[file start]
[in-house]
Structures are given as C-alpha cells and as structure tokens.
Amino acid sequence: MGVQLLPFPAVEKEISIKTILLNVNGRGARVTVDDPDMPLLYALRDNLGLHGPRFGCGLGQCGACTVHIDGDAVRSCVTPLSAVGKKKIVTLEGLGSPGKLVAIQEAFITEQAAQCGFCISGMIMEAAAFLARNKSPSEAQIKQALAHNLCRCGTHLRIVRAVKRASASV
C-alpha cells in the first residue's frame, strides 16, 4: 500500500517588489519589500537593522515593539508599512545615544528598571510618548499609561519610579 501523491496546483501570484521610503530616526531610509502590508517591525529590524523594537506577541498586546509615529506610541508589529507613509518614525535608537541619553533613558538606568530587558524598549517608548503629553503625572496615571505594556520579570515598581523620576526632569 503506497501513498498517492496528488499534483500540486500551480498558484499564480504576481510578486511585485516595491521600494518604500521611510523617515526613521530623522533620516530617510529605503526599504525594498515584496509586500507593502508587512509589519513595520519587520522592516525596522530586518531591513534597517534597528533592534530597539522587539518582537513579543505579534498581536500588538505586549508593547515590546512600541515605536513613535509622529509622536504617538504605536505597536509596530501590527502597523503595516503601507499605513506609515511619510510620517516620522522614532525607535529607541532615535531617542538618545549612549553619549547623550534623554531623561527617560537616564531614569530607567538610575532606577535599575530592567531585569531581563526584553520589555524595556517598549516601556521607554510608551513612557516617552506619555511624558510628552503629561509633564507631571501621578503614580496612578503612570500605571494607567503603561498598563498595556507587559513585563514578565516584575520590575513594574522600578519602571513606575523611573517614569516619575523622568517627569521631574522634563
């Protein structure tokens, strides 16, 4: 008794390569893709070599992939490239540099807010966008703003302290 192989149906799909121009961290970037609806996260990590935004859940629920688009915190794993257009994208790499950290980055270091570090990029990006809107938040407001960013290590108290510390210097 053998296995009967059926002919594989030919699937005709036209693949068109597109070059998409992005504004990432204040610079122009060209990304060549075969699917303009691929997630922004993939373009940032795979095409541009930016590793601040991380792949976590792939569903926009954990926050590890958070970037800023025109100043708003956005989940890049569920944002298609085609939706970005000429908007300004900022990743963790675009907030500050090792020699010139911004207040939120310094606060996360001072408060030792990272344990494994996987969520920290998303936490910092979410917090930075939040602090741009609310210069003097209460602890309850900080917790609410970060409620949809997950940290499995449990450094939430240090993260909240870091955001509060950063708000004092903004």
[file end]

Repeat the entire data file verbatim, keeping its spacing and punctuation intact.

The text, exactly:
[in-house]
Structures are given as C-alpha cells and as structure tokens.
Amino acid sequence: MGVQLLPFPAVEKEISIKTILLNVNGRGARVTVDDPDMPLLYALRDNLGLHGPRFGCGLGQCGACTVHIDGDAVRSCVTPLSAVGKKKIVTLEGLGSPGKLVAIQEAFITEQAAQCGFCISGMIMEAAAFLARNKSPSEAQIKQALAHNLCRCGTHLRIVRAVKRASASV
C-alpha cells in the first residue's frame, strides 16, 4: 500500500517588489519589500537593522515593539508599512545615544528598571510618548499609561519610579 501523491496546483501570484521610503530616526531610509502590508517591525529590524523594537506577541498586546509615529506610541508589529507613509518614525535608537541619553533613558538606568530587558524598549517608548503629553503625572496615571505594556520579570515598581523620576526632569 503506497501513498498517492496528488499534483500540486500551480498558484499564480504576481510578486511585485516595491521600494518604500521611510523617515526613521530623522533620516530617510529605503526599504525594498515584496509586500507593502508587512509589519513595520519587520522592516525596522530586518531591513534597517534597528533592534530597539522587539518582537513579543505579534498581536500588538505586549508593547515590546512600541515605536513613535509622529509622536504617538504605536505597536509596530501590527502597523503595516503601507499605513506609515511619510510620517516620522522614532525607535529607541532615535531617542538618545549612549553619549547623550534623554531623561527617560537616564531614569530607567538610575532606577535599575530592567531585569531581563526584553520589555524595556517598549516601556521607554510608551513612557516617552506619555511624558510628552503629561509633564507631571501621578503614580496612578503612570500605571494607567503603561498598563498595556507587559513585563514578565516584575520590575513594574522600578519602571513606575523611573517614569516619575523622568517627569521631574522634563
């Protein structure tokens, strides 16, 4: 008794390569893709070599992939490239540099807010966008703003302290 192989149906799909121009961290970037609806996260990590935004859940629920688009915190794993257009994208790499950290980055270091570090990029990006809107938040407001960013290590108290510390210097 053998296995009967059926002919594989030919699937005709036209693949068109597109070059998409992005504004990432204040610079122009060209990304060549075969699917303009691929997630922004993939373009940032795979095409541009930016590793601040991380792949976590792939569903926009954990926050590890958070970037800023025109100043708003956005989940890049569920944002298609085609939706970005000429908007300004900022990743963790675009907030500050090792020699010139911004207040939120310094606060996360001072408060030792990272344990494994996987969520920290998303936490910092979410917090930075939040602090741009609310210069003097209460602890309850900080917790609410970060409620949809997950940290499995449990450094939430240090993260909240870091955001509060950063708000004092903004």